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Culture-specific programs for children and adults from minority groups who have asthma

Overview of attention for article published in Cochrane database of systematic reviews, August 2017
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  • In the top 25% of all research outputs scored by Altmetric
  • High Attention Score compared to outputs of the same age (81st percentile)
  • Average Attention Score compared to outputs of the same age and source

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16 tweeters
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6 Facebook pages

Citations

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8 Dimensions

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152 Mendeley
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Title
Culture-specific programs for children and adults from minority groups who have asthma
Published in
Cochrane database of systematic reviews, August 2017
DOI 10.1002/14651858.cd006580.pub5
Pubmed ID
Authors

Gabrielle B McCallum, Peter S Morris, Ngiare Brown, Anne B Chang

Abstract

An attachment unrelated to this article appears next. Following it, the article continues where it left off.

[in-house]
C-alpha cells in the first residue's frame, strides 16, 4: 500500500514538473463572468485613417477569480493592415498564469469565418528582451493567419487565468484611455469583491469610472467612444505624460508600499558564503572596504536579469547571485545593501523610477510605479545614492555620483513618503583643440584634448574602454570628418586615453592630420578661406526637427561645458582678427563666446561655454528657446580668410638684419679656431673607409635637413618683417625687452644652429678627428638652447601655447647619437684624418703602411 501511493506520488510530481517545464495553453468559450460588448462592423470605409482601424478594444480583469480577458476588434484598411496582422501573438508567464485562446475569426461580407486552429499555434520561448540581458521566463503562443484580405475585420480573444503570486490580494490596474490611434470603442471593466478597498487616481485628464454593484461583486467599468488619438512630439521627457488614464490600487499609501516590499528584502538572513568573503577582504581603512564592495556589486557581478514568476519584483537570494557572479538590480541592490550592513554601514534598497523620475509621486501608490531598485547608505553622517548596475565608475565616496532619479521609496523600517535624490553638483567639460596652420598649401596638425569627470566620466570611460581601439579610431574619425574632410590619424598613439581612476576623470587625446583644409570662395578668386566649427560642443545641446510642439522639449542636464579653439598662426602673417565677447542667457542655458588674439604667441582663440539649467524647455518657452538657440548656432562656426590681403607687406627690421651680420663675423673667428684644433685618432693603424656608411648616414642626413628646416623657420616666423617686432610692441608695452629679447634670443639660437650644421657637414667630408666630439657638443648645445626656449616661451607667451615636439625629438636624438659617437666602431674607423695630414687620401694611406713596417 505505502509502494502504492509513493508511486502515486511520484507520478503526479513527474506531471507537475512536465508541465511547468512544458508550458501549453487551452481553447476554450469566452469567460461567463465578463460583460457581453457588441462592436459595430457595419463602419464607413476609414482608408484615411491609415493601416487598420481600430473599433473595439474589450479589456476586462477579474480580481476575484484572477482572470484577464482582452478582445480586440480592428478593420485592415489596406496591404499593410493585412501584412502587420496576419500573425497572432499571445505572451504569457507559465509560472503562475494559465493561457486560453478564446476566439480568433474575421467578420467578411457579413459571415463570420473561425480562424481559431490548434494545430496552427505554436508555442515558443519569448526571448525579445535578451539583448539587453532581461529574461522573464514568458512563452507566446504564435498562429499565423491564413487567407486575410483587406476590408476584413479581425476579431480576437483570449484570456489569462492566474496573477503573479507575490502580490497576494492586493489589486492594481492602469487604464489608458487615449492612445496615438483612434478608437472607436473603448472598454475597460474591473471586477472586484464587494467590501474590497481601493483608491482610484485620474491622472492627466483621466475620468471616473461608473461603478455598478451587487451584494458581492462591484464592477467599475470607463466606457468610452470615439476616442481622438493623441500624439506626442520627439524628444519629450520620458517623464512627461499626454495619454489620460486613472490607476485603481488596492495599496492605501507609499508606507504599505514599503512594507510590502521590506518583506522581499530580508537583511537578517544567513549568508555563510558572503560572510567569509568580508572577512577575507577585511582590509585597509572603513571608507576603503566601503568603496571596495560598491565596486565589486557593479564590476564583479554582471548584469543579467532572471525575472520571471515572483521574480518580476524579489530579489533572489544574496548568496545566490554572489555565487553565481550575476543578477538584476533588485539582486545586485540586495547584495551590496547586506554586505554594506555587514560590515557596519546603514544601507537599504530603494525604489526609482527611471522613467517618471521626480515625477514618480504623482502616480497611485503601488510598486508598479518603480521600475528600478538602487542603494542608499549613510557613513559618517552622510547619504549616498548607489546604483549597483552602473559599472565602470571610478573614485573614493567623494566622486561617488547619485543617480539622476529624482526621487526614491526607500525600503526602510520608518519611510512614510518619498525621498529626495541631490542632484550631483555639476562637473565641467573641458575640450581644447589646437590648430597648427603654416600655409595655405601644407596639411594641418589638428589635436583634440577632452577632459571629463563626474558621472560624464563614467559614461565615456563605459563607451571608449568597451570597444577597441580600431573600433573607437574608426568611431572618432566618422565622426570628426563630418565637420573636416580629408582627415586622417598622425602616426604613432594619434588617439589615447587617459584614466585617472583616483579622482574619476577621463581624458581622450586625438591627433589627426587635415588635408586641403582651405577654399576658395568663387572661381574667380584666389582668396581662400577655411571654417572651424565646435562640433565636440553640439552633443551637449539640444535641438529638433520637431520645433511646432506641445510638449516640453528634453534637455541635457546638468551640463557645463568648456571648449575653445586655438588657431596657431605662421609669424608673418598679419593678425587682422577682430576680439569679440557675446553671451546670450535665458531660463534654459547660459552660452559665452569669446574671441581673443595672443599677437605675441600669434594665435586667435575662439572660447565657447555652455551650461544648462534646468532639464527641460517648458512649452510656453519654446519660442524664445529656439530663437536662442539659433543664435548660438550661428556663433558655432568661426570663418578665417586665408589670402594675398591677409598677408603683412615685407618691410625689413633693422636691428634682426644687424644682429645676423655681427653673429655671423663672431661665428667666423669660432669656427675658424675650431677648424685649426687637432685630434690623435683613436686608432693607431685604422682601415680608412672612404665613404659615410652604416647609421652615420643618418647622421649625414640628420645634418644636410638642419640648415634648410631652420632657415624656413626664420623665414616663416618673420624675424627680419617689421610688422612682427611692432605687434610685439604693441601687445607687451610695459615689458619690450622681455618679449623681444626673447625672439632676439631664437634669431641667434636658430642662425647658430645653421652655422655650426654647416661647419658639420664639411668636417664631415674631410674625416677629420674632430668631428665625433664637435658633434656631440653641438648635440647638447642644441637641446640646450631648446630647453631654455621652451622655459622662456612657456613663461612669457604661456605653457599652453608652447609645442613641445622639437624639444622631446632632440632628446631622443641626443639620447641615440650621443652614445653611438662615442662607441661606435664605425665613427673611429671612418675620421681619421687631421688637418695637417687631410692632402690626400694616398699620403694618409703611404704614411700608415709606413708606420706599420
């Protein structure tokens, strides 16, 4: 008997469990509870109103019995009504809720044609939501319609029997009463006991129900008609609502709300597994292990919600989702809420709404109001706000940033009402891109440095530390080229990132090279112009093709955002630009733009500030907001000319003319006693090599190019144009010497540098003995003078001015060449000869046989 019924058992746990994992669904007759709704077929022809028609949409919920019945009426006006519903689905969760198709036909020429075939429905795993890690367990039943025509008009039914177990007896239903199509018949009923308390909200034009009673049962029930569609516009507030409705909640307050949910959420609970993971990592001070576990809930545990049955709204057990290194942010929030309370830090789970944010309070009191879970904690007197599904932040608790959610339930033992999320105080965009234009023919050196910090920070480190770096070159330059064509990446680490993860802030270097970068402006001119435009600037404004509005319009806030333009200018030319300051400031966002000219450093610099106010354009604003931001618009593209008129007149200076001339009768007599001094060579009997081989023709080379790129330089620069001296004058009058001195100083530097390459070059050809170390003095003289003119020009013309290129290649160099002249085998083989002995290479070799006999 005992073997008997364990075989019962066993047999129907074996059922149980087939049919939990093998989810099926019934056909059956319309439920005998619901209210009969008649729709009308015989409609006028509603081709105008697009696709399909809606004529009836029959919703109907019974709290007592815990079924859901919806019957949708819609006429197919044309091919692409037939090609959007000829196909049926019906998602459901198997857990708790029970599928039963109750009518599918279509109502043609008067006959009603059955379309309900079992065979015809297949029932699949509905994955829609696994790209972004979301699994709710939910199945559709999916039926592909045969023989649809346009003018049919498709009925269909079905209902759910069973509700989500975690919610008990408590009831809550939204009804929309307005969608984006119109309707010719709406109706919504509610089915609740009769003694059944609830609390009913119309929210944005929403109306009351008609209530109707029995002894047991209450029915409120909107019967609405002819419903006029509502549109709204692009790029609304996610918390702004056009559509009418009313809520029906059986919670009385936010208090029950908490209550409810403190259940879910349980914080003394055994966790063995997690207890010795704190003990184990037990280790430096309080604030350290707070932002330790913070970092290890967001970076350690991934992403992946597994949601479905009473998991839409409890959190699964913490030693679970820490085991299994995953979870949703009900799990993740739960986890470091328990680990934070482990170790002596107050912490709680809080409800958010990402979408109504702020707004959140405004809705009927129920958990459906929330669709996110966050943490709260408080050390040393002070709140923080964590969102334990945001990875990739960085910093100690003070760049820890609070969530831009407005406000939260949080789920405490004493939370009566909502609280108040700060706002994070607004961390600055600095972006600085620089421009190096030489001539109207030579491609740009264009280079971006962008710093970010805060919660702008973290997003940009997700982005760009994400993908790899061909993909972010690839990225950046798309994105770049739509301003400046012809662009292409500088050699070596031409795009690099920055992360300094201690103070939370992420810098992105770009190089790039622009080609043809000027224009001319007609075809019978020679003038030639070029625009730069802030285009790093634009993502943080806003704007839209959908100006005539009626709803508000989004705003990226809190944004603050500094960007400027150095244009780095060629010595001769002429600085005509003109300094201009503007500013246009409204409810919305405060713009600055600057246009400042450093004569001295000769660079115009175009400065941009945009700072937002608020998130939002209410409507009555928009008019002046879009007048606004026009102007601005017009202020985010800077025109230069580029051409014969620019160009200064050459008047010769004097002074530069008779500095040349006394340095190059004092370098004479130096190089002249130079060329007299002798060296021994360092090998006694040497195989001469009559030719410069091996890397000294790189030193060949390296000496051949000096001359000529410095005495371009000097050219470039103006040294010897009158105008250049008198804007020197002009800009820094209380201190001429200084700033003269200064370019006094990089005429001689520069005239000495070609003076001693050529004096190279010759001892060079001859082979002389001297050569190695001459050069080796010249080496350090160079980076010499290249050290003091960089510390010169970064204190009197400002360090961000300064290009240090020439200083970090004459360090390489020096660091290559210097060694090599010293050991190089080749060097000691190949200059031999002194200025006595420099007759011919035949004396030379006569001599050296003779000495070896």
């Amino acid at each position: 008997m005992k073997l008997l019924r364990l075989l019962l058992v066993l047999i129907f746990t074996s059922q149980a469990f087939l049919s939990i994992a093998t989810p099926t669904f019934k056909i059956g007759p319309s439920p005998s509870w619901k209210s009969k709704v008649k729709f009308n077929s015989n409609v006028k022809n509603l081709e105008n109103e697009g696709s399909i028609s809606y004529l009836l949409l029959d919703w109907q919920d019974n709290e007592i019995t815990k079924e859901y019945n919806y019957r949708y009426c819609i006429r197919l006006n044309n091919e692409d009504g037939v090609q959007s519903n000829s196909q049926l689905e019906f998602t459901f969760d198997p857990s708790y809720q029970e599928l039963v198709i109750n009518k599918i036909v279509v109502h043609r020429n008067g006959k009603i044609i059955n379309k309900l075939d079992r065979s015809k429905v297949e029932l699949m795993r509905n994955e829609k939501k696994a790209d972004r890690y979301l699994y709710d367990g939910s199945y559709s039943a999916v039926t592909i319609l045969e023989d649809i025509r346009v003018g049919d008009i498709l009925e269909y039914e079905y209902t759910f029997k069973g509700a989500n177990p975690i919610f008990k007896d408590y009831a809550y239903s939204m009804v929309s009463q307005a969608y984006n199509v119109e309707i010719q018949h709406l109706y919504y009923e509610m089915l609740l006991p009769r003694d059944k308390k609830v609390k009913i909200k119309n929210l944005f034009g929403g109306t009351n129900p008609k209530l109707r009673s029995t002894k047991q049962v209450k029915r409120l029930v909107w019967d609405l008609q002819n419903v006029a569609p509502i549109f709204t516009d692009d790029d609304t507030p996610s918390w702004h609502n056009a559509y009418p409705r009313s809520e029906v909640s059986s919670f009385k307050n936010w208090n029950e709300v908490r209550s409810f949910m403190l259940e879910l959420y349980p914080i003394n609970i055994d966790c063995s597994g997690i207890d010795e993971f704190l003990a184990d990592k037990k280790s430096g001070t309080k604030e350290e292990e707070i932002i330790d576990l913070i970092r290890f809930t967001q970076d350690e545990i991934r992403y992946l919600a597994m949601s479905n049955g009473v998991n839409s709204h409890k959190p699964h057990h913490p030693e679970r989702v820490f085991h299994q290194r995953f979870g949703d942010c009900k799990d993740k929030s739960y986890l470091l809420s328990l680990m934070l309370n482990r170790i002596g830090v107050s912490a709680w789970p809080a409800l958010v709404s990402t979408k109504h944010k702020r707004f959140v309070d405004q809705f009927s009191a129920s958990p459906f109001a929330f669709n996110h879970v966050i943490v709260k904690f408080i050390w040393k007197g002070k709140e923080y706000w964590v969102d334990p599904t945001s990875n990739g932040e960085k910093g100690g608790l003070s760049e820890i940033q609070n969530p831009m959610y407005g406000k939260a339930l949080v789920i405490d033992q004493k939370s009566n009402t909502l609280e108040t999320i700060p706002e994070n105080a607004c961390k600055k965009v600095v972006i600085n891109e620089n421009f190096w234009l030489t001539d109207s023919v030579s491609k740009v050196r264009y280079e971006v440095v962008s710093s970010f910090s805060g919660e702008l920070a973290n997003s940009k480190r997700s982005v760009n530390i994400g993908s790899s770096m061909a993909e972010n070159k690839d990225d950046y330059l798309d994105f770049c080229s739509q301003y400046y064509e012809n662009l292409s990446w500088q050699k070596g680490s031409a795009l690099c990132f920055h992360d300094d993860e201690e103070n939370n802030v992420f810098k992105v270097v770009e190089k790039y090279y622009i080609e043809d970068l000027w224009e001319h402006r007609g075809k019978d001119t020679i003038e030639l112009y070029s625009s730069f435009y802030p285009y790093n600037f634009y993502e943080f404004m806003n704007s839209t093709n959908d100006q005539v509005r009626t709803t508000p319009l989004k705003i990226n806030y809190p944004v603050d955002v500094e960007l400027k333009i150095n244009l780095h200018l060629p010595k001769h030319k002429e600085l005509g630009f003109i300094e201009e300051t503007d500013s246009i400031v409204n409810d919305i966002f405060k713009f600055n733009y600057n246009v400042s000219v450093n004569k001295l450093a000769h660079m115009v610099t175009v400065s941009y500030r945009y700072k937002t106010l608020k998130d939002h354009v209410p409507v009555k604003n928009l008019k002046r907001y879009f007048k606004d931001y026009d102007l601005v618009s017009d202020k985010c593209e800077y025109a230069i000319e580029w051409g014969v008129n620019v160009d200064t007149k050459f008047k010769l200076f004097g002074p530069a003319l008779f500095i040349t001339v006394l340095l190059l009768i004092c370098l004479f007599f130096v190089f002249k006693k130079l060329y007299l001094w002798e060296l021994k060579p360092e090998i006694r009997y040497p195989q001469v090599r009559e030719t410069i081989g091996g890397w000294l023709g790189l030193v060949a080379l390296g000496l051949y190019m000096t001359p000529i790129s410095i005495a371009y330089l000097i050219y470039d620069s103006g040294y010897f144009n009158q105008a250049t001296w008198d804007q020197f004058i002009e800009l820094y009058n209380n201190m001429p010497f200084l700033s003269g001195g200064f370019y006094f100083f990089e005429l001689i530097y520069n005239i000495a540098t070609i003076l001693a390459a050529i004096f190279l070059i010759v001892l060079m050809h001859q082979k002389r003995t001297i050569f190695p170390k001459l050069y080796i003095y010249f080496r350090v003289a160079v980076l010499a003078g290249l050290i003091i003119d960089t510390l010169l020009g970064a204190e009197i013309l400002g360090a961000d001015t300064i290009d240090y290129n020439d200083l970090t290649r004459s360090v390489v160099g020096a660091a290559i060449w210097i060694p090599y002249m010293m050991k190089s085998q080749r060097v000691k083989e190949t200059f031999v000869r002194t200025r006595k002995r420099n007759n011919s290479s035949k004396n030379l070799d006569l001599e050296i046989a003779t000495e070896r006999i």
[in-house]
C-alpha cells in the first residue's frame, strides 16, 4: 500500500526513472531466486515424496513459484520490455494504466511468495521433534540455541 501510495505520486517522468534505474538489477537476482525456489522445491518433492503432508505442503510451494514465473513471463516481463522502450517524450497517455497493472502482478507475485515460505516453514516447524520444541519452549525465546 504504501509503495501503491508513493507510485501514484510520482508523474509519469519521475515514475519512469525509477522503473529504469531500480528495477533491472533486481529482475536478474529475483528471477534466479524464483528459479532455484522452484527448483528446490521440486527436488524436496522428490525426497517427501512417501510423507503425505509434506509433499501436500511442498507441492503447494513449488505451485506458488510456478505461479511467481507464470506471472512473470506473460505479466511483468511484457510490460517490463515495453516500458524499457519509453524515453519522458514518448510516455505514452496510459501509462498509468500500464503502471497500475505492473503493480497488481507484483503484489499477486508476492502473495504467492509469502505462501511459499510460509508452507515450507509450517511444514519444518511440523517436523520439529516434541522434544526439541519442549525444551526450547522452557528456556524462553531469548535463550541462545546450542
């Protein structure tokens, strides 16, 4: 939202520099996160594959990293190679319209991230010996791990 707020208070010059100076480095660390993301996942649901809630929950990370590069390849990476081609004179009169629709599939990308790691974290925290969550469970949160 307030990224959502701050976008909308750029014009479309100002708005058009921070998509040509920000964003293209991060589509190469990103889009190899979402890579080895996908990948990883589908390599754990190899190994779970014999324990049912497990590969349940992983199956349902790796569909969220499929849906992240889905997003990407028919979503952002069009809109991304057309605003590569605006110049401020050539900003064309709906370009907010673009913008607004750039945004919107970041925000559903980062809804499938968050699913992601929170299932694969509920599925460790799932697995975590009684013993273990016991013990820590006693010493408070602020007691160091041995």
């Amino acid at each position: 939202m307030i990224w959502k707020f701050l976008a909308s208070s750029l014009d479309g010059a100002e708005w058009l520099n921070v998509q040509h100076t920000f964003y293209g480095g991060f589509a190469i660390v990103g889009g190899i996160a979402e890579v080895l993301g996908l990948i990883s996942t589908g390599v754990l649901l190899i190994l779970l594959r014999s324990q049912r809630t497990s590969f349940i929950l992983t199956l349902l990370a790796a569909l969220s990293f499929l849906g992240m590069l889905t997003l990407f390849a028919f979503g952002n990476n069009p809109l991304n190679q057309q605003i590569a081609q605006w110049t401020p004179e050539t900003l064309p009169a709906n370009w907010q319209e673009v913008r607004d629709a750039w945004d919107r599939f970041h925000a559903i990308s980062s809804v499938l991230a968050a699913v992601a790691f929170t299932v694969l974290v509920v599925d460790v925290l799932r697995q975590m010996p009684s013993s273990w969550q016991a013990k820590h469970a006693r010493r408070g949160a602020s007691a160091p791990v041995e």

People with asthma who come from minority groups often have poorer asthma outcomes, including more acute asthma-related doctor visits for flare-ups. Various programmes used to educate and empower people with asthma have previously been shown to improve certain asthma outcomes (e.g. adherence outcomes, asthma knowledge scores in children and parents, and cost-effectiveness). Models of care for chronic diseases in minority groups usually include a focus of the cultural context of the individual, and not just the symptoms of the disease. Therefore, questions about whether tailoring asthma education programmes that are culturally specific for people from minority groups are effective at improving asthma-related outcomes, that are feasible and cost-effective need to be answered. To determine whether culture-specific asthma education programmes, in comparison to generic asthma education programmes or usual care, improve asthma-related outcomes in children and adults with asthma who belong to minority groups. We searched the Cochrane Register of Controlled Trials (CENTRAL), the Cochrane Airways Group Specialised Register, MEDLINE, Embase, review articles and reference lists of relevant articles. The latest search fully incorporated into the review was performed in June 2016. Randomised controlled trials (RCTs) comparing the use of culture-specific asthma education programmes with generic asthma education programmes, or usual care, in adults or children from minority groups with asthma. Two review authors independently selected, extracted and assessed the data for inclusion. We contacted study authors for further information if required. In this review update, an additional three studies and 220 participants were added. A total of seven RCTs (two in adults, four in children, one in both children and adults) with 837 participants (aged from one to 63 years) with asthma from ethnic minority groups were eligible for inclusion in this review. The methodological quality of studies ranged from very low to low. For our primary outcome (asthma exacerbations during follow-up), the quality of evidence was low for all outcomes. In adults, use of a culture-specific programme, compared to generic programmes or usual care did not significantly reduce the number of participants from two studies with 294 participants for: exacerbations with one or more exacerbations during follow-up (odds ratio (OR) 0.80, 95% confidence interval (CI) 0.50 to 1.26), hospitalisations over 12 months (OR 0.83, 95% CI 0.31 to 2.22) and exacerbations requiring oral corticosteroids (OR 0.97, 95% CI 0.55 to 1.73). However, use of a culture-specific programme, improved asthma quality of life scores in 280 adults from two studies (mean difference (MD) 0.26, 95% CI 0.17 to 0.36) (although the MD was less then the minimal important difference for the score). In children, use of a culture-specific programme was superior to generic programmes or usual care in reducing severe asthma exacerbations requiring hospitalisation in two studies with 305 children (rate ratio 0.48, 95% CI 0.24 to 0.95), asthma control in one study with 62 children and QoL in three studies with 213 children, but not for the number of exacerbations during follow-up (OR 1.55, 95% CI 0.66 to 3.66) or the number of exacerbations (MD 0.18, 95% CI -0.25 to 0.62) among 100 children from two studies. The available evidence showed that culture-specific education programmes for adults and children from minority groups are likely effective in improving asthma-related outcomes. This review was limited by few studies and evidence of very low to low quality. Not all asthma-related outcomes improved with culture-specific programs for both adults and children. Nevertheless, while modified culture-specific education programs are usually more time intensive, the findings of this review suggest using culture-specific asthma education programmes for children and adults from minority groups. However, more robust RCTs are needed to further strengthen the quality of evidence and determine the cost-effectiveness of culture-specific programs.